Dickson’s time spent in TechStars built her credibility and helped teach her how to raise private venture capital. She notes that, to date, PopCom has raised over $3 million, of which the first million was raised from venture capital and accredited angel investors in 2017-2018. However, it was in 2019 when she took the leap to do a crowdfunding, and it was not an easy decision. When she did her first crowdfunding campaign, Dickson was out of ‘runway’ and spent her last $10,000 to pay for the platform and audited financials to conduct the 2019 campaign. Dickson notes, ‘No institutional investors were supportive of crowdfunding because it takes control out of their hands. They did not teach me about crowdfunding and, no, they did not support it. One investor actually said to me, if you do this, I will never follow on [with an investment]’.
That campaign, Dickson states, was the, ‘…First time people had really seen on a mass level a black person [who] does something like this,…[as I was the] first black female founder, first female founder to raise million dollars in a crowdfunding campaign,’ Dickson proudly proclaims. Her first crowdfunding campaign was oversubscribed, with $1.3 million, and now, she is at $800,000, closing in on the $1,070,000 limit for this campaign.
Dickson noted that for her, the preparation to be able to answer any question during the fundraising and to not do it defensively is key. ‘In the VC world $1,000,000 is not a lot of money, but with crowdfunding, people are like you blew the money from 2019 already?’ states Dickson. She also emphasizes that a person should really start with going to school and learn about technology before starting a technology company. She cautions that, ‘…[to build a] tech company, you must have technology education, either whether you go to school for it or you go to Techstars or Y Combinator or [another] accelerator to get the proper mentorship and education to grow a company, to build a team, to give yourself credibility, to grow your network.’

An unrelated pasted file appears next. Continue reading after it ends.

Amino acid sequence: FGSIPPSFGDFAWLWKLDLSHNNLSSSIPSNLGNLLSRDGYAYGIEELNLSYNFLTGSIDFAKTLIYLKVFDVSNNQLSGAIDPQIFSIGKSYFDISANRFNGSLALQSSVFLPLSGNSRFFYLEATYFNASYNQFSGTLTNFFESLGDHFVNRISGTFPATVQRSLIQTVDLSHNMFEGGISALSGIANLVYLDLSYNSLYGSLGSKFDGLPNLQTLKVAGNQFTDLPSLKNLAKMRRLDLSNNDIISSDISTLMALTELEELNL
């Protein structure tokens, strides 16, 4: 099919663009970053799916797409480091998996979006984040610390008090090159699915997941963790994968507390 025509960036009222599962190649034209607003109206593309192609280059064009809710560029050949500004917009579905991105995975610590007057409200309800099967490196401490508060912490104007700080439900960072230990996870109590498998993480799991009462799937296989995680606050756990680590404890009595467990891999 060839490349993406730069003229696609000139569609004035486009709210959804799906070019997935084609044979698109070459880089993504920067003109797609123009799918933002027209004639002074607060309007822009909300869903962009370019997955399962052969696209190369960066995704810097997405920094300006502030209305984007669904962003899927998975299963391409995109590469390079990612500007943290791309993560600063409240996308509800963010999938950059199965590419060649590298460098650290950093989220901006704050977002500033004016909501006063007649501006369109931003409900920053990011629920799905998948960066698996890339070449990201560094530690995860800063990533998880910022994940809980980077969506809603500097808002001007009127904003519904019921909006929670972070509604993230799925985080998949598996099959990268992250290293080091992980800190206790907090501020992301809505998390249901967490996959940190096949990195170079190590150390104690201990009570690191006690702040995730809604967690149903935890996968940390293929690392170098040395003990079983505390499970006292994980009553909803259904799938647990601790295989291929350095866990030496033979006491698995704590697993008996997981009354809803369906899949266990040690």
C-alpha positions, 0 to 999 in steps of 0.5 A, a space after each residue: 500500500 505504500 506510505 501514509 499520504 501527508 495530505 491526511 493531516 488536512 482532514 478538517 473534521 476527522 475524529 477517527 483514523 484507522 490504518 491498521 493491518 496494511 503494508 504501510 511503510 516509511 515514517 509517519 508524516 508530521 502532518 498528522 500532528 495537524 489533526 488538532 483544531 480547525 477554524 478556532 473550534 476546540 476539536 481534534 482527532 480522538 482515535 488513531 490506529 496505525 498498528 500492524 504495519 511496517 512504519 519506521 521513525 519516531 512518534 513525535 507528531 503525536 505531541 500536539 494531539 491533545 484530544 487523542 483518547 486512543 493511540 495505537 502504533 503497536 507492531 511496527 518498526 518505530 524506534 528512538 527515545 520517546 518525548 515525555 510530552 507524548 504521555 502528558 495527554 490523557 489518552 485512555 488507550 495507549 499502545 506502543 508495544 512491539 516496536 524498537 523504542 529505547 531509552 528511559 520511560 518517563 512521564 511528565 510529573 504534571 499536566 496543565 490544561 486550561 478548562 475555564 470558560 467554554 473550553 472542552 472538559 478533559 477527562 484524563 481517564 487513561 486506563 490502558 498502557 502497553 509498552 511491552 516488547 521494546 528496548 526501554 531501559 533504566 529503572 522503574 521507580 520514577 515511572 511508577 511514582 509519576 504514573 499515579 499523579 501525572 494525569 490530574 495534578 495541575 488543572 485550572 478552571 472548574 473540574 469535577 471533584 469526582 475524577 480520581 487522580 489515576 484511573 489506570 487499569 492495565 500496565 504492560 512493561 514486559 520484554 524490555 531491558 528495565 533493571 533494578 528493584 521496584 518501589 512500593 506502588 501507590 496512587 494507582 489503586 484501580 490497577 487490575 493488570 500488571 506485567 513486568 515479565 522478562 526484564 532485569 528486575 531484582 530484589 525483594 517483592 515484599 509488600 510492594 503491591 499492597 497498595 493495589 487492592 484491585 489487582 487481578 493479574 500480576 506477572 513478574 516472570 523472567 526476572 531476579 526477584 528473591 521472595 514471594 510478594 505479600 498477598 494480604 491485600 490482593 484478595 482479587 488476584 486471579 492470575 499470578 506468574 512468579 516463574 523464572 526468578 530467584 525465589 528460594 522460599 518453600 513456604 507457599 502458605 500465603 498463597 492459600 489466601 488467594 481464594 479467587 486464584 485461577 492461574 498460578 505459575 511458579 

This time, her crowdfunding campaign provides equity in the company in the form of stock certificates and is not a token sale. While the last round was a token offering, Dickson comments the SEC does not fully support token offerings. ‘They act like they are okay with crypto and blockchain but their actions show the opposite,’ states Dickson. In that the benefit would be selling the tokenized shares for liquidity on a secondary trading platform, until the SEC decides to approve this, there is no real benefit to having a ‘crypto’ security token offering anyway. A token is a digital version of a share instead of a paper share; the primary benefit of using a token for funding is so you can sell the token for liquidity.
Additionally, these investors could possibly have the option to convert to a tokenized share if the SEC does clear the way for a secondary market. However, for this fundraising round, it was removing any signs of using crypto in her offering. ‘If we included crypto or tokens in our offering document we did not feel confident that the SEC would approve our offering. It’s an unspoken rule. Our new page has no mention of blockchain because they [the SEC] don’t like it,’ Dickson explains.
‘I testified before Congress to help legislators understand the negative stigma put on blockchain is because of bad actors, and they are restricting companies that want to use this technology for good…Should people quit using the fiat dollar because some people are scamming with that?’ Dickson exclaims. When asked if she thought the SEC has a bias against tokens, and if so, where she believes this resistance to tokenized securities comes fro